Written by Kathleen McKinney, Cross Endowed Chair in SoTL, Illinois State University
This post consists of edited excerpts from the following article:
In this essay on the field of SoTL, we reported on an exploratory, descriptive study of the levels of participation of men and women in various types of scholarship of teaching and learning (SoTL) activities. For the purposes of the study, we defined SoTL
as the evidence-informed study of teaching and learning by disciplinary specialists that is made public. Anecdotally, we had both noticed what appears to be disproportionate involvement of women in most SoTL activities. In addition, both of us have had other people express to us their curiosity about this apparent fact. Thus, in an exploratory and descriptive study, we looked at some existing data relevant to this issue. While we acknowledged that other factors (e.g., discipline, institutional context, and academic rank) may also affect participation in SoTL research and other activities, we focused on the gender of SoTL participants.
We considered various ideas in hypothesizing about our results: gender role socialization and structures and opportunities in disciplines and institutions (e.g., representation of women and men in various academic positions or institutions, discrimination, status and power). We expected the data to show a pattern of women being disproportionately involved in most SoTL opportunities relative to their actual representation among those who could participate in SoTL and other SoTL activities. More specifically, we believed that disproportionately larger percentages of women than men would be involved in self-selected SoTL activities, as well as in activities that are primarily self-selected but also involve some appointment or confirmation by others. We also believed the representation of men and women would be closer to proportional for the higher-status or higher-prestige SoTL opportunities that are primarily awarded or invited by others.
We began by finding existing data to help us estimate the representation of women and men with doctoral degrees and in various higher education academic faculty/staff positions in multiple nations as ‘baseline’ data. We then found and coded 25 other forms of existing data on the representation of women and men national and international SoTL activities. These activities included membership in a SoTL professional organization, holding leadership positions in SoTL organizations, presenting at a SoTL conference or event, serving on the editorial board for or publishing in a SoTL journal, and winning a SoTL award or being selected as a SoTL fellow or scholar.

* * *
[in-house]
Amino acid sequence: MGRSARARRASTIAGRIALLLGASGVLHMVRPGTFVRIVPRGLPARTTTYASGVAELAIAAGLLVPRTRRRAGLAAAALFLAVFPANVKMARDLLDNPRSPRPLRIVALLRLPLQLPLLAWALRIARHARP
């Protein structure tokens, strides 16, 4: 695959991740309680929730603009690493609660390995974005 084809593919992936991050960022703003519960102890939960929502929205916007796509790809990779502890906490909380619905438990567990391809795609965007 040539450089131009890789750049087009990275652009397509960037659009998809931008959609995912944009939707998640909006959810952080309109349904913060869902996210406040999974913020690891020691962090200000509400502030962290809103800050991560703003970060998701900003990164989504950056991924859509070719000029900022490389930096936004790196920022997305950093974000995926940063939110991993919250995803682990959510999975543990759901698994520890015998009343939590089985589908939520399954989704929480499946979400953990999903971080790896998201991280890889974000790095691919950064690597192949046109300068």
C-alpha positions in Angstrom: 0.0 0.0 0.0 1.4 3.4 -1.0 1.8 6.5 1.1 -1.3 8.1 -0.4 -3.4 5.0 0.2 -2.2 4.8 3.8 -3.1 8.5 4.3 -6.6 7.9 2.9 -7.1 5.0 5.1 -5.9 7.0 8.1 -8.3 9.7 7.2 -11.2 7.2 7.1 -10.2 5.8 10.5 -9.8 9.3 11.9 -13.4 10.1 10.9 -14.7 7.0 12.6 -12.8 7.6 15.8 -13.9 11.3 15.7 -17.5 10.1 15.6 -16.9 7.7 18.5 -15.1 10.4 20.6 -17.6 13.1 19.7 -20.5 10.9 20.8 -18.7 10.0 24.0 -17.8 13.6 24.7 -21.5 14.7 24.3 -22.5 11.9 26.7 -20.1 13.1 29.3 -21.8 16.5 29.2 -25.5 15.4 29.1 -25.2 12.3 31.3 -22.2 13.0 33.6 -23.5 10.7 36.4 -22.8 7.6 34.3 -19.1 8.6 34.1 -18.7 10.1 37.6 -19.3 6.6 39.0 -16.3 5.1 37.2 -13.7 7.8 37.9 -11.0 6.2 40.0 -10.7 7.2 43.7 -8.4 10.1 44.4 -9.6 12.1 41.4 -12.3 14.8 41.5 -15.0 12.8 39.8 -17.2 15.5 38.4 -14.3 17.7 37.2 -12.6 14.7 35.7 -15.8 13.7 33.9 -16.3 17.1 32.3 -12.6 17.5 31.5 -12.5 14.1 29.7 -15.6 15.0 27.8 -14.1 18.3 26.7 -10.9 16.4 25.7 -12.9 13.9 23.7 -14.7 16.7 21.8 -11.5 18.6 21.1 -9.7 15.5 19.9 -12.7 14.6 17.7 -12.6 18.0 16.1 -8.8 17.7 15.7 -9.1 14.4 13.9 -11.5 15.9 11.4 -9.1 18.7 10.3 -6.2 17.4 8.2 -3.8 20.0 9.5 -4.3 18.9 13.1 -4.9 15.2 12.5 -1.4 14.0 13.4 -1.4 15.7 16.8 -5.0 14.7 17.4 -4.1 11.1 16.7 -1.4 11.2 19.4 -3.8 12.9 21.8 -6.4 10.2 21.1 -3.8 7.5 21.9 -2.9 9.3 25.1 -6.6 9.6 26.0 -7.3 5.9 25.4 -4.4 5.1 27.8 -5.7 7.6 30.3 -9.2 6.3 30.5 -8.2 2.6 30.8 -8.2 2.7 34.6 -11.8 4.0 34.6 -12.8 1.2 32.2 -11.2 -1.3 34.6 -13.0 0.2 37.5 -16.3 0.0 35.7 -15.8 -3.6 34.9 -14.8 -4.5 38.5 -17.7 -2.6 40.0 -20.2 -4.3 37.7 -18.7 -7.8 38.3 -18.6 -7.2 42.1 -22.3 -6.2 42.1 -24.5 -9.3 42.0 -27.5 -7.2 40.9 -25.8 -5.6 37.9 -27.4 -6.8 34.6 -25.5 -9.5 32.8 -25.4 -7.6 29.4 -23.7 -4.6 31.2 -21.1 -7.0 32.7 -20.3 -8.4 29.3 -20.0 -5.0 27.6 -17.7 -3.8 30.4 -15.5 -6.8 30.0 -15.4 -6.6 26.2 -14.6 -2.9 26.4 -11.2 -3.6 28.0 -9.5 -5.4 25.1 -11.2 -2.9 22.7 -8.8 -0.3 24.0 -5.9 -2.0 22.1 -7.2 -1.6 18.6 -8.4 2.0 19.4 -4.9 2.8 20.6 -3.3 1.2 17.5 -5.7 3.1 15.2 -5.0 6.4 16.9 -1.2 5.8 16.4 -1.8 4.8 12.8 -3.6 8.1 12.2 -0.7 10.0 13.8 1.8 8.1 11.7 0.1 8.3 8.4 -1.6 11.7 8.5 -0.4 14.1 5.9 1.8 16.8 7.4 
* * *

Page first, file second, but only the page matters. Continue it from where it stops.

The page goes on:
Using that data, we found the following patterns:
- Women are over-represented, relative to the numbers of men and women faculty/academic staff in higher education, in both ‘self-selected’ SoTL activities and in ‘primarily self-selected with other approval or confirmation’ activities.
- The involvement of women and men was more representative to their numbers for activities in the ‘primarily invited, awarded, or selected by others’ SoTL category.
We noted the limitations to the research (it was a descriptive and exploratory look at the issue with some methodological weaknesses). Finally, we discussed some possible implications of these results for women and men, for the field of SoTL, and for the value and reward for SoTL. We wonder whether our findings would still hold today, many years after our existing data was found and coded. We welcome comments by blog readers on the full study and our ideas.